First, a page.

Cyclone (2010) – By Josh Samford

The post-Grindhouse reverence for classic exploitation film has certainly ran its course within the independent film industry. Although there was already a tidal wave of nostalgic love coming down the pipe for classic exploitation films, Quentin Tarantino and Robert Rodriguez helped really push that fervent nostalgia to the forefront for an entire generation. After the release of that film, there has been an unstoppable onslaught of independent films that feature a similar "degraded film stock" look, and feature wild over the top performances from their amateurish cast. While many of my fellow film critics have grown so tired of this concept, I still try to keep an open mind with these films. As a dedicated film geek myself, I realize how lovable these classic exploitation titles are, and their aesthetic qualities are part of their charm. So, I can imagine a filmmaker’s draw to those visual qualities and how tempting it must be to try and emulate that. Cyclone is a short film that certainly employs a particular style that seems reminiscent of these faux-grindhouse titles, but has enough of its own voice that you’re left intrigued by the project. A mix of new and old visual aesthetics, this short promises a wild and violent ride if the project is ever turned into a feature.

Kris Musgrove (played by Nikkie Estridge) is a woman who has recently been freed from prison, for crimes that she did not commit. When she is released, she immediately begins looking for revenge on every person who played a part in sending her to jail. Kris needs to put an end to those who have harmed her, and track down her little sister who has been kidnapped by a white slave syndicate. When she tracks down Buck Turner (potentially a reference to the classic Blaxploitation film Truck Turner?), an insidious man who isn’t afraid to hurt a woman, she has her first taste of sweet revenge. After dispatching of Buck Turner for his previous crimes against her, Kris runs into Layla (Kat Smo) who was hidden away inside of Buck Turner’s house. This young woman is perfectly in tune with Kris’ rebellious behavior however, and seems happy to see Buck bite the dust. These two women are going to raise hell all over the south, one city at a time!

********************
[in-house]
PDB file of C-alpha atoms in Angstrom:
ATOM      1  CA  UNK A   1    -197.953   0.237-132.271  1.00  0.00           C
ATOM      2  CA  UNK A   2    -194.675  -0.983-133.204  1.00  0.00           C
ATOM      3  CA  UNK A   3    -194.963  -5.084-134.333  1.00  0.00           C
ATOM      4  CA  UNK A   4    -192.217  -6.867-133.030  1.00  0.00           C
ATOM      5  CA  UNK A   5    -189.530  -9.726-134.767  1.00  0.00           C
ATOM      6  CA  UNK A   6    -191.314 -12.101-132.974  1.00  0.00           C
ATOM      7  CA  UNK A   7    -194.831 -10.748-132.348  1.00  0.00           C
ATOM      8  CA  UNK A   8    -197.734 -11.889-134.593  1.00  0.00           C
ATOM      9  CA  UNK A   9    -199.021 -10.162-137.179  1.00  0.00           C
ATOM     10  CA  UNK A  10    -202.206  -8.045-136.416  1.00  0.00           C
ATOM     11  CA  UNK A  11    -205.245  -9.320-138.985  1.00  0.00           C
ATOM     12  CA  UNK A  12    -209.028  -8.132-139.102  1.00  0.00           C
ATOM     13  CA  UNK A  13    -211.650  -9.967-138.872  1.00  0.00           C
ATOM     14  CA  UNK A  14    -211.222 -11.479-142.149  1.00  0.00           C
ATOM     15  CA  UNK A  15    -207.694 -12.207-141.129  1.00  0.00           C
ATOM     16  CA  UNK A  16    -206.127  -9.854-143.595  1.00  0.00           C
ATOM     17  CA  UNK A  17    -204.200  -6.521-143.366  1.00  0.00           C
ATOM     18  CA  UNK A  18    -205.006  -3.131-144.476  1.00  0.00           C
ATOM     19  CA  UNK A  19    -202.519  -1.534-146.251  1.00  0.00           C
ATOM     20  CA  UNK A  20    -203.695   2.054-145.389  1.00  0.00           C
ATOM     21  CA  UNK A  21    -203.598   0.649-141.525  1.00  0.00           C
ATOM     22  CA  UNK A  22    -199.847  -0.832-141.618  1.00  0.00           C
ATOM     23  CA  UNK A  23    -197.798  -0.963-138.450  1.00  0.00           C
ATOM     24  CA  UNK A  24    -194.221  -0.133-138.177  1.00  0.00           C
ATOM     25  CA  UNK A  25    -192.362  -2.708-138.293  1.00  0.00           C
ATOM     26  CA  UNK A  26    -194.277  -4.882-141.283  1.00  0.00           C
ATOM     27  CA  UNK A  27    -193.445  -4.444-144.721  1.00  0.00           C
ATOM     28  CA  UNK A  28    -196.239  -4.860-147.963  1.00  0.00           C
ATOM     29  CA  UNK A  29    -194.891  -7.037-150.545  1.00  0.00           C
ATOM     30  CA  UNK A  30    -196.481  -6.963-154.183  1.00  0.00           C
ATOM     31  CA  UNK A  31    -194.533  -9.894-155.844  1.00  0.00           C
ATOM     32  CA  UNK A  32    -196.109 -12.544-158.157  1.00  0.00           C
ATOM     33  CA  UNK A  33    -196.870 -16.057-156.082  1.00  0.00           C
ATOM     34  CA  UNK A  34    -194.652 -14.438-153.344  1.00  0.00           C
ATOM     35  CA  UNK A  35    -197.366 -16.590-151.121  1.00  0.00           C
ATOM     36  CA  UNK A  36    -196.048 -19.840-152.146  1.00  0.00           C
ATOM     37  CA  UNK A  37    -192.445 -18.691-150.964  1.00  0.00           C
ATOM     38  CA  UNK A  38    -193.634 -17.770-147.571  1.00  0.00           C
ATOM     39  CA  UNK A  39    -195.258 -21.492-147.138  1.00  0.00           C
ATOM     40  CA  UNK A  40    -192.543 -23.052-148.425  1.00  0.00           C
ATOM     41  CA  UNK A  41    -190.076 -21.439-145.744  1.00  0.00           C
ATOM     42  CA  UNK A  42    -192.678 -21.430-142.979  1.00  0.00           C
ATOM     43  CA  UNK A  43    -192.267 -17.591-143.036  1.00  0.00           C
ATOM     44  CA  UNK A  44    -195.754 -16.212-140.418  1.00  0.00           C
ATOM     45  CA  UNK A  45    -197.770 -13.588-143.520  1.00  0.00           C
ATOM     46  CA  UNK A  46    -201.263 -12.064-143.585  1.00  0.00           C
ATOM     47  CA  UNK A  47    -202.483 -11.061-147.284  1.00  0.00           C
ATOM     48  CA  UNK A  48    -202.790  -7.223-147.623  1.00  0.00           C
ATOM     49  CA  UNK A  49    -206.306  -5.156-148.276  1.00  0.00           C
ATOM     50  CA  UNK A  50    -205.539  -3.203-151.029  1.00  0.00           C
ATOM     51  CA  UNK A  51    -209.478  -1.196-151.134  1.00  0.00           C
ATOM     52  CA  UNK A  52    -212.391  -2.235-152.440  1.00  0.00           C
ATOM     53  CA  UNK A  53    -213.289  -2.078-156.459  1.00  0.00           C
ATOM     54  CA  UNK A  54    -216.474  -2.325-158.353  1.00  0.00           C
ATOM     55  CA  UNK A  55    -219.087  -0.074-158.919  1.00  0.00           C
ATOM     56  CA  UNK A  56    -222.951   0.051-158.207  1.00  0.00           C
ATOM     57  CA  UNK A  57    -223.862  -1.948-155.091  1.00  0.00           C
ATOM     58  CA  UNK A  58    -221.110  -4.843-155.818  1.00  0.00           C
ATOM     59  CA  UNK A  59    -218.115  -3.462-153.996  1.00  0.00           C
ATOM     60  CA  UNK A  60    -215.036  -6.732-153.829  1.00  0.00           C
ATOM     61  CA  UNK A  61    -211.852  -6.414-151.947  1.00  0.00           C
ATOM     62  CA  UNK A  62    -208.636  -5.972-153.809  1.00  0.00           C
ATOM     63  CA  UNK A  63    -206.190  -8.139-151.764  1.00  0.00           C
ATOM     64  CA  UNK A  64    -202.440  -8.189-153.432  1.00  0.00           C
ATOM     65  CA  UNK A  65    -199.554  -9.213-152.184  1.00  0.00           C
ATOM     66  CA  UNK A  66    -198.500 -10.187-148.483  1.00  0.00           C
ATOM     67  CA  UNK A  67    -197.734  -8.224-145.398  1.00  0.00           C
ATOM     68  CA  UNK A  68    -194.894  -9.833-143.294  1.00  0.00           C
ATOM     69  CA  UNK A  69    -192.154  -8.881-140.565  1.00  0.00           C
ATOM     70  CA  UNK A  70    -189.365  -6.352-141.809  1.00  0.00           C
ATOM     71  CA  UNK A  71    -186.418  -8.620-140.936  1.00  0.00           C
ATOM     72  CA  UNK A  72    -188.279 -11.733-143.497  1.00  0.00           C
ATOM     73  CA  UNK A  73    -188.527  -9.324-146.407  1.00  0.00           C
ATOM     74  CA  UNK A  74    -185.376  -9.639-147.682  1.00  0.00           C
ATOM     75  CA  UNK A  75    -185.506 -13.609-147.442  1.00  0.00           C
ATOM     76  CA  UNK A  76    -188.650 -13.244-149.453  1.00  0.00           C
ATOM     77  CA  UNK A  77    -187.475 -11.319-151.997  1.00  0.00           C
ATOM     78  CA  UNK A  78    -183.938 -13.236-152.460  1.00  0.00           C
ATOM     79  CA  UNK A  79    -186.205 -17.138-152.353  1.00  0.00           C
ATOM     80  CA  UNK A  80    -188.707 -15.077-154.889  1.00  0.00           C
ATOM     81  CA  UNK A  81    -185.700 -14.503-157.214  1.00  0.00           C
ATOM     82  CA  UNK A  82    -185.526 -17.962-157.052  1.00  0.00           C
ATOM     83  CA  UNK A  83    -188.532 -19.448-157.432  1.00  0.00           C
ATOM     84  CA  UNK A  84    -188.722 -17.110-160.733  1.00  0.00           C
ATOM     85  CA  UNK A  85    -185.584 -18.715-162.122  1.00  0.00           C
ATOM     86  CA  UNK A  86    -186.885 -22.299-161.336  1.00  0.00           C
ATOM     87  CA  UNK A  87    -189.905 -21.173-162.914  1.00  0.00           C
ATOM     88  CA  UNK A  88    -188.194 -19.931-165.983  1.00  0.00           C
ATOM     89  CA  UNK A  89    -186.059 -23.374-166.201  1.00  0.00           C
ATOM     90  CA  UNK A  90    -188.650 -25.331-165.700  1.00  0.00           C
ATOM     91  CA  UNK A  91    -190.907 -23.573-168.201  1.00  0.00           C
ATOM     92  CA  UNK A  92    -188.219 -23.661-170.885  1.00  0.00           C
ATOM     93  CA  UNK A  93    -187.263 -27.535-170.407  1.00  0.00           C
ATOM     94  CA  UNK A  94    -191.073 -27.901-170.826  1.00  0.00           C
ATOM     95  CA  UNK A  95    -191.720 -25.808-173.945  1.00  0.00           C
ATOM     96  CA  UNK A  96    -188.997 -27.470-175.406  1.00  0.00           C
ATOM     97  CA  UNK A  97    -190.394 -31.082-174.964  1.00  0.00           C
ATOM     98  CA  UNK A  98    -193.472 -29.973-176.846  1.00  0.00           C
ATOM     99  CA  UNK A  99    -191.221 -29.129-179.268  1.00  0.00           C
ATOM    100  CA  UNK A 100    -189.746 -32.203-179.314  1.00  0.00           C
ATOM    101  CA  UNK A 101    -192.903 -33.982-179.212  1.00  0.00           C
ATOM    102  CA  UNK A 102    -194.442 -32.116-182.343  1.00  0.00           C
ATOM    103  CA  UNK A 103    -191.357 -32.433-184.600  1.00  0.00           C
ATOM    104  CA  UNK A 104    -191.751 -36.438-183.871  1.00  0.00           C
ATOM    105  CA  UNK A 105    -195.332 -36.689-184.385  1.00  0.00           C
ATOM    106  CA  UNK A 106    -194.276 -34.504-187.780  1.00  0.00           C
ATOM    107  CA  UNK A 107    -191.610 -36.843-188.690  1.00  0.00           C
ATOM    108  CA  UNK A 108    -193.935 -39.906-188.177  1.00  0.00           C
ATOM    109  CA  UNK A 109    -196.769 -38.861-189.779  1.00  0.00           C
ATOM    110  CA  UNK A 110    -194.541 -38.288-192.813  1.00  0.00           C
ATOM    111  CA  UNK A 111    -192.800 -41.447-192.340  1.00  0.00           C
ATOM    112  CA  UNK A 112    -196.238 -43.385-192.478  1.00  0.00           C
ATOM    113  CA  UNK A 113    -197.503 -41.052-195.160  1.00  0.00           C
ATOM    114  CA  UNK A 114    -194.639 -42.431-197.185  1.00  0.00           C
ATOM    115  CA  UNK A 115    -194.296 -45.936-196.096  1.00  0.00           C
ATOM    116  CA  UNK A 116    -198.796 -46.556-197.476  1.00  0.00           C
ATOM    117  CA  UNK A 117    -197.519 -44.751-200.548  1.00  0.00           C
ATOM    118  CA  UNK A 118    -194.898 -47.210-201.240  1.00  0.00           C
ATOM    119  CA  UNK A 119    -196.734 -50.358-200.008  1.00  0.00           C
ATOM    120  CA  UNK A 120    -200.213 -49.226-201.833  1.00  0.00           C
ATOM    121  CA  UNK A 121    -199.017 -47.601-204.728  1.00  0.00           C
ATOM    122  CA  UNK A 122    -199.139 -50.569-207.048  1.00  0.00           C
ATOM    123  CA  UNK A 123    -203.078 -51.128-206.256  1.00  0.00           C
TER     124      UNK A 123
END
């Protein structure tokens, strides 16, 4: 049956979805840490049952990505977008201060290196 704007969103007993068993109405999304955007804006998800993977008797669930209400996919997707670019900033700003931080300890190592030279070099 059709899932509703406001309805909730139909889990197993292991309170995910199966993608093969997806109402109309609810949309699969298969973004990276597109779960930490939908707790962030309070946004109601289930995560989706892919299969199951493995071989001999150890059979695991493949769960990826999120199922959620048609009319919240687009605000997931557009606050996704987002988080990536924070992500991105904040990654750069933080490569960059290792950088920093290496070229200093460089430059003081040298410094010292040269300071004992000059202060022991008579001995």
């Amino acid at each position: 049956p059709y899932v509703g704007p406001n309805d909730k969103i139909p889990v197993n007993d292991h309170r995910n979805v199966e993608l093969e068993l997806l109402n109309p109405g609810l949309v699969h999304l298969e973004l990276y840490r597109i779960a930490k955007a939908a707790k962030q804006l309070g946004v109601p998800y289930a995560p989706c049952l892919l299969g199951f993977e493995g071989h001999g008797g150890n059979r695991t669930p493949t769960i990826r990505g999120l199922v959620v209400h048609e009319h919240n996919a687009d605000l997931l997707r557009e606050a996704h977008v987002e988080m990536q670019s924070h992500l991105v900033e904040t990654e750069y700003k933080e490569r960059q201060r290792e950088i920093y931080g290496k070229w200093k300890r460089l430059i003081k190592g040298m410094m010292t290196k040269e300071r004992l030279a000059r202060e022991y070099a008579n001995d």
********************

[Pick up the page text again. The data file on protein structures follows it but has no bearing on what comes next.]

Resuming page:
We’re only talking about a twelve minute short, so that plot synopsis covers a lot of the story in the film unfortunately. What actually draws the viewer in isn’t the exciting plot line however, it’s the combination of exploitation elements and the visual pastiche of the film. Director Mike Ashcraft does a great job in crafting a beautiful looking piece of work that seems polished and stylish enough to support a feature presentation. It seems he could do it in a far more interesting way than the very recent, and similar "Girls-Being-Bad" tribute to Grindhouse cinema, Bitch Slap. The short is beautifully stylized, featuring a highly saturated look that gives the project a very bright and contrasting appeal that seems to fit in line with the gritty attitude of its character, and makes the southern sun seem even hotter. This is of course perfectly befitting any film where you want to show off the supple skin of your gorgeous female cast! Nothing sells sex appeal quite like a hot looking woman, doused in water and looking sweaty. The short simply screams "humidity" at the audience, which perfectly encapsulates the deep south (as a Louisiana native, I speak from experience). Ashcraft is apparently a photographer by trade from what the official website tells me, and it seems fitting because his short looks absolutely beautiful.

Although it is a short that leaves many questions unanswered, this seems to be a taste of things to come. Hopefully Ashcraft can get his funding together in order to make an official feature length version of his film because it looks to promise mayhem and entertainment for the audience. If you have a couple of minutes to kill, show some support for the filmmaker and take a look at the project. You can watch the short online and free at the

official website